I am not saying that anyone should murder free speech – I wouldn’t imagine any reasonable person would think that, which is why it gets my dander up when I see these arguments about free speech. Of course free speech is good! The right to protest and the right to freedom of expression and dissent is under serious attack in cities across America.

But you can’t divorce that Hitchens discussion above from the current reality of harassment on the internet and in public. When you’re getting hundreds of tweets and facebook messages and emails about how someone wants to rape and kill you, and *even one* of those includes a picture of your house, suddenly all the other “harmless” boasting doesn’t feel harmless, and the “get over it, you’re on the internet and this is how it is” doesn’t work for me.

While you can’t stop people being terrible to each other, and the Hitchens paragraphs argue you shouldn’t stop them, shouldn’t the victims be able to have some recourse, or a way out? To what extent is someone shouting “FUCK YOU SWJ RETARD” at someone 100x per day a debate that one should engage in? Does the person typing that even have a platform? Is it worth my time to try to convince someone I’ve never met or heard of… something? Whatever it is they don’t like? Are you killing free speech by muting them? Are you losing something by not finding out exactly why they think you’re a pile of garbage?

But muting isn’t what people are worried about – it’s the removal of that person’s voice entirely. Those who cry “free speech” at me when I tweet that it’s worth losing the ability to hurt someone’s feelings are worried that voices will be silenced forever. But when I talk about losing the ability to hurt someone’s feelings, I mean losing the ability to harass. I said it in a cute way, but that’s what it comes down to. Of course you can hurt someone’s feelings if you want to (I still don’t think it’s the best stance, but hey). When you do it en masse, though, you start to make yourself a problem, and it’s not free speech you’re contributing to, but harassment. I say again – the free speech of someone who harasses someone else in real life gets squashed with a restraining order, or jail time, because they are bullying, harassing, or stalking, not contributing to a discourse. Should you throw every internet troll in jail? No, of course not. But if *any* consequences for these actions existed, people might actually think before they typed.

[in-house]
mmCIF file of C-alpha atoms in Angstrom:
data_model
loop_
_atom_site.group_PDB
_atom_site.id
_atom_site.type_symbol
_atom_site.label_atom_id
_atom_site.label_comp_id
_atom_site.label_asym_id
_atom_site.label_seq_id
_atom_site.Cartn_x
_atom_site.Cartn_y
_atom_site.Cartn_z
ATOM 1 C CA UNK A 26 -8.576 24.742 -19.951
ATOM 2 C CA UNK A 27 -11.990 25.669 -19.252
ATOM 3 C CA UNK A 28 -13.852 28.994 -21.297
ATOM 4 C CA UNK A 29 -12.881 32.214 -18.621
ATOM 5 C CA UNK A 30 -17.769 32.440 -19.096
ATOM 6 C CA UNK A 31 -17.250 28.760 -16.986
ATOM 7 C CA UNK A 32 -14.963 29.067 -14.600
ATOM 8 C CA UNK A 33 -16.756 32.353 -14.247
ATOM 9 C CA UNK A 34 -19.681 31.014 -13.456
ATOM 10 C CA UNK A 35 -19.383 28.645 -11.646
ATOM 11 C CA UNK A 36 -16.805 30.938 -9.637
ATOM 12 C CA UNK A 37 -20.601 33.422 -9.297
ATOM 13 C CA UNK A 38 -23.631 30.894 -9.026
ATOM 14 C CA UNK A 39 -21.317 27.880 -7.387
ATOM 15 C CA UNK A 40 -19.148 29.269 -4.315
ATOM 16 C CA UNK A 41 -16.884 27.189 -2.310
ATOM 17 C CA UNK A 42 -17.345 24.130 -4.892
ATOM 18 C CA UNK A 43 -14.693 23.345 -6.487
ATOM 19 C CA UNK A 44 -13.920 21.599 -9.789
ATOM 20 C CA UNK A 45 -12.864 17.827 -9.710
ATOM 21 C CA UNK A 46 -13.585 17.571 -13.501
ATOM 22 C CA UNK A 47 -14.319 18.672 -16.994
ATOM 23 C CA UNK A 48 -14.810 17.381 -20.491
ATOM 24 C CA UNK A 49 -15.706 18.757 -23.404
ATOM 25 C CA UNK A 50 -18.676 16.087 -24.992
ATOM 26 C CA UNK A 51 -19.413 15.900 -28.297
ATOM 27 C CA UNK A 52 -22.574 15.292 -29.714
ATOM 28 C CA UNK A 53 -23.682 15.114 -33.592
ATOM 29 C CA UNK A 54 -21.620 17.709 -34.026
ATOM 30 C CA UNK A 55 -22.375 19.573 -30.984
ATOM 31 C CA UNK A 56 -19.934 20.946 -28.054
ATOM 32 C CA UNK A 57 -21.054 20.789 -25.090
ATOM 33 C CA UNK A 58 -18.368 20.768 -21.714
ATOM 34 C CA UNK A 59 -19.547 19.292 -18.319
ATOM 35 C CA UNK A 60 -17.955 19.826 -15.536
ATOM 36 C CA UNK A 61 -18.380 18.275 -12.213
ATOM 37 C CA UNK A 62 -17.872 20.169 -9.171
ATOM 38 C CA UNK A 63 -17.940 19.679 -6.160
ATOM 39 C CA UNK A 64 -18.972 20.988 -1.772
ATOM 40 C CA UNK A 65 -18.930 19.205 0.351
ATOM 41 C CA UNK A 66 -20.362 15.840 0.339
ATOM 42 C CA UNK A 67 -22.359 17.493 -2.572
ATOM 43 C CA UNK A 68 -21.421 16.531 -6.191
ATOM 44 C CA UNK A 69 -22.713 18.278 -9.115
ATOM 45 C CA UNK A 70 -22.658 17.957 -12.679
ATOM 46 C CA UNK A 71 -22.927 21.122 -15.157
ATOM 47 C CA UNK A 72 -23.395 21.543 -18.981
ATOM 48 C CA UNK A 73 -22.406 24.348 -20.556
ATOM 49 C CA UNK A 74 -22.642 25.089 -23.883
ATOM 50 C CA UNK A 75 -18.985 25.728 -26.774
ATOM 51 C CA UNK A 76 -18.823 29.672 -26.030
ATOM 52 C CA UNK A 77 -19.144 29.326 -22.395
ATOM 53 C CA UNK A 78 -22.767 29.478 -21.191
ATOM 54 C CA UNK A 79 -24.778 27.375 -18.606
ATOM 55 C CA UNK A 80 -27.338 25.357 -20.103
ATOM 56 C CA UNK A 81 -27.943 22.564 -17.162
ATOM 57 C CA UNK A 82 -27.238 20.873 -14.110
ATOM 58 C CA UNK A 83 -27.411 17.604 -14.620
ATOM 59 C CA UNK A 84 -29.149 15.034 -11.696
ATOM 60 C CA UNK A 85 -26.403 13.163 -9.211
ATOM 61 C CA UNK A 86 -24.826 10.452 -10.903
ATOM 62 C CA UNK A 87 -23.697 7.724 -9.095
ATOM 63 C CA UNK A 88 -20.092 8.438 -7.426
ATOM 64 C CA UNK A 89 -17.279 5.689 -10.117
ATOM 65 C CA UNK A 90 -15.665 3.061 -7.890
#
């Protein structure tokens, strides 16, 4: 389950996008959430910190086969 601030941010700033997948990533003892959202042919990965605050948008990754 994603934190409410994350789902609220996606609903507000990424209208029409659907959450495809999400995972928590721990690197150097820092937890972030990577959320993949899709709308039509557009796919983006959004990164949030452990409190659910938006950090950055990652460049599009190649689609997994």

I maintain that if internet harassment law matched real-life harassment law, the person who wants to yell “GO DIE, SLUT” to every woman would be a very different person on the internet. They might voice an actual opinion or platform or discussion instead. And I argue further that the “toughen up” and “this is free speech” argument just doesn’t hold up when paired with the actions it’s being used to defend, right now. I’ll have a debate with people if it is a debate. If there is no debate, the “free speech” defense becomes a straw man.

To conclude:
Do: defend free speech.
Do: create online harassment laws that mirror offline laws.
Don’t: defend harassment by invoking free speech.